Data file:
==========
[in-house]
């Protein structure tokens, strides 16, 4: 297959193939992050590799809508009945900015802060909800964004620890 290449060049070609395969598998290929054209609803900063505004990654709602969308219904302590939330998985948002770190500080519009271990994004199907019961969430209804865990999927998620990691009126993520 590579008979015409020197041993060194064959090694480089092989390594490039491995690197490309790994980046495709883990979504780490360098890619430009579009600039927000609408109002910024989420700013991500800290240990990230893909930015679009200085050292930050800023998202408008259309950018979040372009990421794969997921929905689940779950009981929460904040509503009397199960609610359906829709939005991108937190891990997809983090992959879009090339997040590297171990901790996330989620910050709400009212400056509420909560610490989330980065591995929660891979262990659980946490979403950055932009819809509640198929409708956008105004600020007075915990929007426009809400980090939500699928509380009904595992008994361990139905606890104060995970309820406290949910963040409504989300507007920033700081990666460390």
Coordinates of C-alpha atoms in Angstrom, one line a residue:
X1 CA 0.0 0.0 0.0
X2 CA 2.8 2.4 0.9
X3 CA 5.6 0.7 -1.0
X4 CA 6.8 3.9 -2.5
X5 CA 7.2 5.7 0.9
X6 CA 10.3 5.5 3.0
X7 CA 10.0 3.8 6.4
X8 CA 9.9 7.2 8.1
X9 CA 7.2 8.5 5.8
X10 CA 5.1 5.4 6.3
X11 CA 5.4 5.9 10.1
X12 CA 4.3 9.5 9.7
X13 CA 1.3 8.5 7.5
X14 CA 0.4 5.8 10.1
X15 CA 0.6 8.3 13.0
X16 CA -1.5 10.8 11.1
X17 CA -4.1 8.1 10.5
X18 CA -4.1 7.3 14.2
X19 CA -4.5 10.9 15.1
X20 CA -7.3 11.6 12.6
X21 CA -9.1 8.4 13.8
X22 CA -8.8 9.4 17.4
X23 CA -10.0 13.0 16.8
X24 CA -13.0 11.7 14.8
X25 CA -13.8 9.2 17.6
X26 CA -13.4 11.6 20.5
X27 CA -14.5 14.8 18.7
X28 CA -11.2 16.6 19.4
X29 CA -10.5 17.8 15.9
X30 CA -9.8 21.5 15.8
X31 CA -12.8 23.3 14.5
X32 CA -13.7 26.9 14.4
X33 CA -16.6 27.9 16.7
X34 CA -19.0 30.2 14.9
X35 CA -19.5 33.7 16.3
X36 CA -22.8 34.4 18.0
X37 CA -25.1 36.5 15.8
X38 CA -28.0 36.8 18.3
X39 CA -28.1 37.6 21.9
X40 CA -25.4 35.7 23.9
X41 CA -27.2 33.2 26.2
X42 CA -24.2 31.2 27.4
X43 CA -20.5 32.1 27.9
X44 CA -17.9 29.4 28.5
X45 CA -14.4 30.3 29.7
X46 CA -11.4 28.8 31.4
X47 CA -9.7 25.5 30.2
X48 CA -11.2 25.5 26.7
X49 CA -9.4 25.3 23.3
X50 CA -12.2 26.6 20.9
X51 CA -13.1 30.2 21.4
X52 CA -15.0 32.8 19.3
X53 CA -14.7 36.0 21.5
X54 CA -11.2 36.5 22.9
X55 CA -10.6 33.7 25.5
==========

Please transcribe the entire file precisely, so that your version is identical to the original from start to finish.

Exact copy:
[in-house]
């Protein structure tokens, strides 16, 4: 297959193939992050590799809508009945900015802060909800964004620890 290449060049070609395969598998290929054209609803900063505004990654709602969308219904302590939330998985948002770190500080519009271990994004199907019961969430209804865990999927998620990691009126993520 590579008979015409020197041993060194064959090694480089092989390594490039491995690197490309790994980046495709883990979504780490360098890619430009579009600039927000609408109002910024989420700013991500800290240990990230893909930015679009200085050292930050800023998202408008259309950018979040372009990421794969997921929905689940779950009981929460904040509503009397199960609610359906829709939005991108937190891990997809983090992959879009090339997040590297171990901790996330989620910050709400009212400056509420909560610490989330980065591995929660891979262990659980946490979403950055932009819809509640198929409708956008105004600020007075915990929007426009809400980090939500699928509380009904595992008994361990139905606890104060995970309820406290949910963040409504989300507007920033700081990666460390």
Coordinates of C-alpha atoms in Angstrom, one line a residue:
X1 CA 0.0 0.0 0.0
X2 CA 2.8 2.4 0.9
X3 CA 5.6 0.7 -1.0
X4 CA 6.8 3.9 -2.5
X5 CA 7.2 5.7 0.9
X6 CA 10.3 5.5 3.0
X7 CA 10.0 3.8 6.4
X8 CA 9.9 7.2 8.1
X9 CA 7.2 8.5 5.8
X10 CA 5.1 5.4 6.3
X11 CA 5.4 5.9 10.1
X12 CA 4.3 9.5 9.7
X13 CA 1.3 8.5 7.5
X14 CA 0.4 5.8 10.1
X15 CA 0.6 8.3 13.0
X16 CA -1.5 10.8 11.1
X17 CA -4.1 8.1 10.5
X18 CA -4.1 7.3 14.2
X19 CA -4.5 10.9 15.1
X20 CA -7.3 11.6 12.6
X21 CA -9.1 8.4 13.8
X22 CA -8.8 9.4 17.4
X23 CA -10.0 13.0 16.8
X24 CA -13.0 11.7 14.8
X25 CA -13.8 9.2 17.6
X26 CA -13.4 11.6 20.5
X27 CA -14.5 14.8 18.7
X28 CA -11.2 16.6 19.4
X29 CA -10.5 17.8 15.9
X30 CA -9.8 21.5 15.8
X31 CA -12.8 23.3 14.5
X32 CA -13.7 26.9 14.4
X33 CA -16.6 27.9 16.7
X34 CA -19.0 30.2 14.9
X35 CA -19.5 33.7 16.3
X36 CA -22.8 34.4 18.0
X37 CA -25.1 36.5 15.8
X38 CA -28.0 36.8 18.3
X39 CA -28.1 37.6 21.9
X40 CA -25.4 35.7 23.9
X41 CA -27.2 33.2 26.2
X42 CA -24.2 31.2 27.4
X43 CA -20.5 32.1 27.9
X44 CA -17.9 29.4 28.5
X45 CA -14.4 30.3 29.7
X46 CA -11.4 28.8 31.4
X47 CA -9.7 25.5 30.2
X48 CA -11.2 25.5 26.7
X49 CA -9.4 25.3 23.3
X50 CA -12.2 26.6 20.9
X51 CA -13.1 30.2 21.4
X52 CA -15.0 32.8 19.3
X53 CA -14.7 36.0 21.5
X54 CA -11.2 36.5 22.9
X55 CA -10.6 33.7 25.5